Elegy to Scott Hutchison of Frightened Rabbit) ByLevi Rogers
This past Christmas, my wife Cat and I visited Scotland for the first time where my sister Alyssa and her husband Eli have lived for the last two years. Eli was finishing up a degree in Psychology at the University of Edinburgh and we’d been meaning to visit, but hadn’t and were running out of time before they left. We’d also recently discovered that both my wife and my sister were expecting so there was a sort of pre-maternal bond happening across continents we thought it’d be nice to bridge.
We left on the 23rd of December. A de-icing issue caused our non-stop flight from Salt Lake to Amsterdam to take a quick detour to Minneapolis where we stayed the night—forced to take a flight out of Minneapolis to Amsterdam the next day on Christmas Eve. This delay wasn’t a huge deal at first, but it turned into one because we didn’t end up getting into Edinburgh until Christmas Day—our luggage lost and two days behind us. This is all to say that when we arrived to Edinburgh on Christmas and walked around the city in the rain, we never quite warmed up. Not even after a hot shower and some borrowed clothes. For the entire trip, we were cold—unused to the cold, wet humidity of Scotland compared to the dry, nippy winters of Utah. That week we walked around Edinburgh, toured the Highlands in my sister and brother-in-law’s #vanlife van, sipped a bunch of whiskey, ate blood sausages and Haggis, drove through Glasgow in the rain, and never quite warmed up. I thought about this trip to Scotland about when I heard the news on a Friday in May that Scott Hutchison, lead singer of the Scottish Indie-rock band Frightened Rabbit, walked off a bridge just north of Edinburgh in the Forth of Firth and killed himself. On Wednesday, Hutchison went missing. On Thursday night, his body washed up at the Port Edgar Marina in South Queensferry. I thought of how cold and dark the water of the River Forth must have been that night. No body of water in Scotland is ever really warm. The lochs are deep and wide. Narrow and cold. The earth nearly as wet as the bodies of water that surround and populate the small island. I hope it was a quick and painless death, as quick as the air probably rushed out of his lungs in the body of water below. I thought of my uncle Jim—a big, friendly bear of a man who exhibited barely any signs of depression—who one November day squirmed into the crawl space beneath his townhouse in Arvada, Colorado and shot himself, leaving my aunt Tammy and cousins Jordan, Mitch, and Mike behind. I thought of the famous quote of David Foster Wallace—about how suicide is like being trapped in a burning building, there are no good options either way—you either jump or succumb to the flames. But mostly I thought about the cold.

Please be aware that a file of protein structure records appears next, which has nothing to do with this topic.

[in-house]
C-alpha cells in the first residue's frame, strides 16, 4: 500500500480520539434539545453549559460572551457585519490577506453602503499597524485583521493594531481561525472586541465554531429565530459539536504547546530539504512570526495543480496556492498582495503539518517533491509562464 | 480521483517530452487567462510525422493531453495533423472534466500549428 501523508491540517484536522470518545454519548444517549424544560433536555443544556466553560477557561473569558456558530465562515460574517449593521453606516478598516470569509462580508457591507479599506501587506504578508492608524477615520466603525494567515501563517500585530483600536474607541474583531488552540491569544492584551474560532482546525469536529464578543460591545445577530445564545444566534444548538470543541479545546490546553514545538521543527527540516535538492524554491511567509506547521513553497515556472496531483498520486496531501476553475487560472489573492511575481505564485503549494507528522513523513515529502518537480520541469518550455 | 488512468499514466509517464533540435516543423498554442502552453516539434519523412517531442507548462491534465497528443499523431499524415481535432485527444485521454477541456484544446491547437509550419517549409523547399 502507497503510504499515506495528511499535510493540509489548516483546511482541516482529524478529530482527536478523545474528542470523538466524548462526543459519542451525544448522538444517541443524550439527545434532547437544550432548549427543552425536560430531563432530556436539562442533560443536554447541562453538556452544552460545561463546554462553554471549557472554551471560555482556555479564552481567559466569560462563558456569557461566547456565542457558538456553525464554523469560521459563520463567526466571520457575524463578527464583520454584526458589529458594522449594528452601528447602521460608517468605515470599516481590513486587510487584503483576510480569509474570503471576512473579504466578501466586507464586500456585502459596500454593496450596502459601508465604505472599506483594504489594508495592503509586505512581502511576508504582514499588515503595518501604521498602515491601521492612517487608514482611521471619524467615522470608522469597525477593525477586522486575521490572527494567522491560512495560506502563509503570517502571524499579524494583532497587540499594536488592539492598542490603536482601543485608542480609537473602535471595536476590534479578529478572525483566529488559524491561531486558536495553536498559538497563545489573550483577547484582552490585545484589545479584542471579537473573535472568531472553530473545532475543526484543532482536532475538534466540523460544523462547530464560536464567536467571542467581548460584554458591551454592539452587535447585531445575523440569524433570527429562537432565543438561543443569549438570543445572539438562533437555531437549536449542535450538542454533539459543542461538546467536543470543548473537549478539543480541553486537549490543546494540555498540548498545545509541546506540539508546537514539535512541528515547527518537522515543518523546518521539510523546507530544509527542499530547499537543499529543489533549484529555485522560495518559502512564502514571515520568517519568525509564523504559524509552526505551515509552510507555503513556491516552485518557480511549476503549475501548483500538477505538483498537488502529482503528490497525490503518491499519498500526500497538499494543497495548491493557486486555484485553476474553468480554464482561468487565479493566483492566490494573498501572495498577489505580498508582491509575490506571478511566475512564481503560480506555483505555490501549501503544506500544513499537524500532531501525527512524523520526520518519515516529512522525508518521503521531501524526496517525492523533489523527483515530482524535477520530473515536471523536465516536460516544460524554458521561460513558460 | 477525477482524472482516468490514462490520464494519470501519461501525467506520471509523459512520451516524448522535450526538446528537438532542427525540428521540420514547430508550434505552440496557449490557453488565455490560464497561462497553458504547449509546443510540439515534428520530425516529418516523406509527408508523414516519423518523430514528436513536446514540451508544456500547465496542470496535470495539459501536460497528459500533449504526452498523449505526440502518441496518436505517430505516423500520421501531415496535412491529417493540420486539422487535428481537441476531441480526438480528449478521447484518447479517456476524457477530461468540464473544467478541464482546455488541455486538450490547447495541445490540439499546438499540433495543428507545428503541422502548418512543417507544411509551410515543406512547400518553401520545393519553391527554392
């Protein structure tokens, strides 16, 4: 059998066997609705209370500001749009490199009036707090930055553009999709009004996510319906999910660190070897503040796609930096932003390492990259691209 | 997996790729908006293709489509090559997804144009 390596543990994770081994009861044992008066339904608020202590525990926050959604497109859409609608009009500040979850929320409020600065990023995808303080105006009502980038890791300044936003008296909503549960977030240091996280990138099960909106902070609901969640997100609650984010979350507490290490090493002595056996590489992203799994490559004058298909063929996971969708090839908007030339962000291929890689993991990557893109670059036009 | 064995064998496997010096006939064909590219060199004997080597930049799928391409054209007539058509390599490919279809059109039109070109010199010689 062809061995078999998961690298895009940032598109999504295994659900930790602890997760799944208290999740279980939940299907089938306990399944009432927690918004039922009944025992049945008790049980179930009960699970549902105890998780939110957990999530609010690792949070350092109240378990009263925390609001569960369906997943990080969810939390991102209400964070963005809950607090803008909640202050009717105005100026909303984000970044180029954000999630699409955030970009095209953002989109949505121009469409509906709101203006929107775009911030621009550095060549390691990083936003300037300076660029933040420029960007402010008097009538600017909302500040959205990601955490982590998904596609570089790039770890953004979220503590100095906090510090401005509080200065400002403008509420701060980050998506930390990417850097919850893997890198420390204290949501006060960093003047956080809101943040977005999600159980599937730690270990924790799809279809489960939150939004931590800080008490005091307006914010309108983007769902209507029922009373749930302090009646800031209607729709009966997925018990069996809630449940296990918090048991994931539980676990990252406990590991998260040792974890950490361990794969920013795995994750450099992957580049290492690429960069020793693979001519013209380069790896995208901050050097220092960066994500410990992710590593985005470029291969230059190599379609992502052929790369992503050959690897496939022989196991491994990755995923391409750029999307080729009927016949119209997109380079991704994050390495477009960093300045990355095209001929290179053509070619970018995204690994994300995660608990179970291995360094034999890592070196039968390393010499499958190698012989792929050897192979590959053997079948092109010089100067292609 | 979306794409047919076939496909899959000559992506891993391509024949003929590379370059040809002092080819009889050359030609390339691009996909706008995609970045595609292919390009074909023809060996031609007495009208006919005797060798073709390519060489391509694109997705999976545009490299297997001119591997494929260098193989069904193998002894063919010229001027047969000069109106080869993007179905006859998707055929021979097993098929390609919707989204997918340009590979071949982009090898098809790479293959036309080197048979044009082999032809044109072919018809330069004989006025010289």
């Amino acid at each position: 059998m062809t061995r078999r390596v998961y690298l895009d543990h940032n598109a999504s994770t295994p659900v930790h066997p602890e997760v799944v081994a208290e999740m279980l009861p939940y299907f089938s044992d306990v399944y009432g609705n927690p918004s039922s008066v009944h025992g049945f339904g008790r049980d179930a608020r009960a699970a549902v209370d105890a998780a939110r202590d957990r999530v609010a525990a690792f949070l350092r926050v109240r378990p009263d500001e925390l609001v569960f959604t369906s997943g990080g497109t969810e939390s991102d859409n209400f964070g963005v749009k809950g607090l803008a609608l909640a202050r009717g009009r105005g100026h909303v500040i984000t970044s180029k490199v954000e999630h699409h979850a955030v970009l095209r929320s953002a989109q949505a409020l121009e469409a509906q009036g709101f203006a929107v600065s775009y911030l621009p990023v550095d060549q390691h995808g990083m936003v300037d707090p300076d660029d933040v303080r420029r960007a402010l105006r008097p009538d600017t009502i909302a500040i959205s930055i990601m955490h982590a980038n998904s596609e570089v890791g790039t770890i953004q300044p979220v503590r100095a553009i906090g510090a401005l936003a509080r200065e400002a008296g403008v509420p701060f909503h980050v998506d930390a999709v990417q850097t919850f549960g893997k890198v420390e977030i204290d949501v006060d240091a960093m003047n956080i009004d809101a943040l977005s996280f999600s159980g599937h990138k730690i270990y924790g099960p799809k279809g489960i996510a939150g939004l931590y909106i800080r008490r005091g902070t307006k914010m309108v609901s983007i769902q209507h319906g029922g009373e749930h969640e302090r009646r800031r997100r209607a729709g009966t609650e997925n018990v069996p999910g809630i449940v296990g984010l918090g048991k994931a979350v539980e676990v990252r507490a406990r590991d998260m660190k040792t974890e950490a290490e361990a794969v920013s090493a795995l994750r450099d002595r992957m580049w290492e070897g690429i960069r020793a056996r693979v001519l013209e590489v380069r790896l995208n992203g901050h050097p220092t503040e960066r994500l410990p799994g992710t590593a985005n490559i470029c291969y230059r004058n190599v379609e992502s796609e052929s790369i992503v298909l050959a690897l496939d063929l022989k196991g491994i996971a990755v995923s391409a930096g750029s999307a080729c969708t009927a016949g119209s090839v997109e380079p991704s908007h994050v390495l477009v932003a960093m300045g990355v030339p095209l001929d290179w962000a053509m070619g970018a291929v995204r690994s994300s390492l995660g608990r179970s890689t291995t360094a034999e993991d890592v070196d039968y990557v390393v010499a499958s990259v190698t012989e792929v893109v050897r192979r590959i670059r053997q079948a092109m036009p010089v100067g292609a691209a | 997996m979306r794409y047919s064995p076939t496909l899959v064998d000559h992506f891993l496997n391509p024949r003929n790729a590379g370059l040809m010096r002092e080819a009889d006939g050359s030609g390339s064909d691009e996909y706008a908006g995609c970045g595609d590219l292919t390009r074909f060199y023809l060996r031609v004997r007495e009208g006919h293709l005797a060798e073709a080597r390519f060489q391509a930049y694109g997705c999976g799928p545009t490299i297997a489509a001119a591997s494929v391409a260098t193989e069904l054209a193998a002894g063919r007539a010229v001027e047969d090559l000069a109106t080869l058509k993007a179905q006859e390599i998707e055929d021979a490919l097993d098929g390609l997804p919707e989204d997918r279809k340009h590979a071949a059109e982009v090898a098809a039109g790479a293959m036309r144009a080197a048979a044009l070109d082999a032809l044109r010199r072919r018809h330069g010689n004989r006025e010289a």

In 1977, the world swooned for Harrison Ford’s gun slinging, wise-cracking, wealth-seeking Han Solo. Ford brought a fiercely independent and begrudging hero to life. Alden Ehrenreich’s Solo stayed loyal to this vision, but also gave us insight into the character not yet witnessed: Han is an artist, not just the rogue smuggler.